“Convalescing after being hit by an automobile in 1915, Simmons concerned himself with rebuilding the Klan, which he had seen depicted in the newly released film The Birth of a Nation”
The lynching of Leo Frank was also certainly important as well and helped introduce anti-semitism and anti-immigrant sentiment into the KKK’s repertoire. Rather than its first coming, this is the KKK we would recognize in the present. I think cross-burning also starts around this period into the 1920s when they hit their peak membership (of several million) and political influence before declining during the Great Depression. Anyway, I don’t think any historian disputes the link between the rise of the KKK and Birth of a Nation.
I’m sorry I haven’t seen Birth of A Nation. Maybe when it gets remade in 3D…
It’s not ‘Racism was normal’, so much as ‘The wound was fresher’.
Pretend for a second the movie hadn’t focused so much on White America versus Black America. Imagine two ethnic groups with different political motivations and none of the current cultural baggage.
The rich land owners of race A waged a war to be able to oppress race B. Through the intervention of a different culture, Race B is the winner of the war. Now suppose you are a person of race A who played no personal part in the oppression of race B, but after race B won the war, you were disenfranchised and humiliated just for living in the same region and being the same race as the rich landowners responsible.
Wouldn’t this lead you to be just a little bit resentful of the whole affair?
The racism is not acceptable, but that is the lens through which the film was originally conceived.
I still would like it in 3D.
Sure, Jirin, though it should be pointed out that even if one properly contextualizes the politics of resentment in the film, its portrayal of race relations in the postwar South (and the history of the period in general) is still wildly inaccurate to say the least..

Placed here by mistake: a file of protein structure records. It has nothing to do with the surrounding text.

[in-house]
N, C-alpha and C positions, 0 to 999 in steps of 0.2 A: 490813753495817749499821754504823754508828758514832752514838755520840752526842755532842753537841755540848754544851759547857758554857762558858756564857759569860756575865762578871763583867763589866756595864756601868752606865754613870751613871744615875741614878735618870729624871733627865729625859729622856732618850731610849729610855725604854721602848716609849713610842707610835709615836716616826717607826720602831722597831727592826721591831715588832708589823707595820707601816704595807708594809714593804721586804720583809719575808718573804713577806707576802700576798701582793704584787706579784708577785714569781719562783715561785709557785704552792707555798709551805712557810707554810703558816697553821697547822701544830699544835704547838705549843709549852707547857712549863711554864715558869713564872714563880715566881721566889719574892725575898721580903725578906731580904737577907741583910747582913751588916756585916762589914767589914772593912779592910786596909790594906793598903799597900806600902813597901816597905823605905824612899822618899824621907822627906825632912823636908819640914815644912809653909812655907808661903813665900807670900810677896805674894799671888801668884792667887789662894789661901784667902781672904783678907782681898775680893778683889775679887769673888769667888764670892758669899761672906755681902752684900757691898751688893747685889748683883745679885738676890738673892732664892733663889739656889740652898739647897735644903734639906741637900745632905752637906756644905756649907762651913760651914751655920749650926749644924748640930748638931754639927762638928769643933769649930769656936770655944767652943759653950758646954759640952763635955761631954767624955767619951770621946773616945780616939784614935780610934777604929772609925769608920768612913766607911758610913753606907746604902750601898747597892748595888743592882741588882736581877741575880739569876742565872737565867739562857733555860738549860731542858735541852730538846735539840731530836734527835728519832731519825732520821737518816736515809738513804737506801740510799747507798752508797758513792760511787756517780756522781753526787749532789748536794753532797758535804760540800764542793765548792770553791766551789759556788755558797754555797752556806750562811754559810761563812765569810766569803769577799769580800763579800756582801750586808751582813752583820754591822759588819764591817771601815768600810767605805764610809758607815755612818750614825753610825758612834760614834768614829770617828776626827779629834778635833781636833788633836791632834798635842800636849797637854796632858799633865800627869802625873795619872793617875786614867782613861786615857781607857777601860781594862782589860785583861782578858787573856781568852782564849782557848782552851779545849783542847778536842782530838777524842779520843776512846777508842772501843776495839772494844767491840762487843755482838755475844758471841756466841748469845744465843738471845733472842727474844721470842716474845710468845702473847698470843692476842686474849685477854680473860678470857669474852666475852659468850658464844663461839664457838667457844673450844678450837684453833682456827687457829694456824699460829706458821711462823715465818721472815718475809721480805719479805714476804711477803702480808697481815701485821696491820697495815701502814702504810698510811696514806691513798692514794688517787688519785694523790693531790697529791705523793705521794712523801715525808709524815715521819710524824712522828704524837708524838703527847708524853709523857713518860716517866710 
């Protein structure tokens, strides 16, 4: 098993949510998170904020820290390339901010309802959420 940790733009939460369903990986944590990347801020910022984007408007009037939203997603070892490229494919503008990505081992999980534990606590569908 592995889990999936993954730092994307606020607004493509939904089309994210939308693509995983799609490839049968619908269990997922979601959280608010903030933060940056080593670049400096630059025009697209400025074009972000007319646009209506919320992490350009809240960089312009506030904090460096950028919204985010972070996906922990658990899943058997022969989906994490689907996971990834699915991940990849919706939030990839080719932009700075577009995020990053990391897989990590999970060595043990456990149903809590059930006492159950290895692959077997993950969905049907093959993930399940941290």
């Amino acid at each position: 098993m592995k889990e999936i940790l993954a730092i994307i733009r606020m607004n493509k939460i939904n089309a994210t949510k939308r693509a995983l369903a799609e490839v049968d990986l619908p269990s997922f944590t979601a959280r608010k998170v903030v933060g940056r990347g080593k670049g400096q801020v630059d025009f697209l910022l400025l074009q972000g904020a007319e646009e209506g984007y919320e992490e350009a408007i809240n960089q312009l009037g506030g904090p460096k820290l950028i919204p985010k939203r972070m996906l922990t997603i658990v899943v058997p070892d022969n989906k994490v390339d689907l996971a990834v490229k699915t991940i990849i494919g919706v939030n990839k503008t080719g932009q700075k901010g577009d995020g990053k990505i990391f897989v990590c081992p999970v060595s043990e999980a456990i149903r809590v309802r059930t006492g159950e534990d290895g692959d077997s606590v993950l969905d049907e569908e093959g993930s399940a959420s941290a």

Anti-Christ and Birth of a Nation are staples for a list like this. Would anyone care to add The Master to the list?
The King of Comedy?
I wouldnt call Salo divisive because the type of people who would watch it in the first place would probably like it. Also isn’t Birth of a Nation pretty much universally considered an intensely racist film? Therefore how is it actually divisive?
I think a lot of people here like The King of Comedy, or at least I haven’t heard any staunch naysayers.
the fountain and magnolia
edit: ha! i see the fountain is mentioned on page 1 xD
i know they have many defenders. they are still terrible ;) the king of comedy is one that a lot of scorsese’s more mainstream fans didn’t get i think. they seemed to think it was supposed to be a comedy. well it’s a very dark one
Yeah, I think most Scorsese fans dont really like it, it has a very different tone to his other stuff I suppose. I think if it had been directed by Woody Allen then people would probably like it more, somehow, but its the fact that its Scorsese doing this weird little film about the nature of celebrity and showbusiness.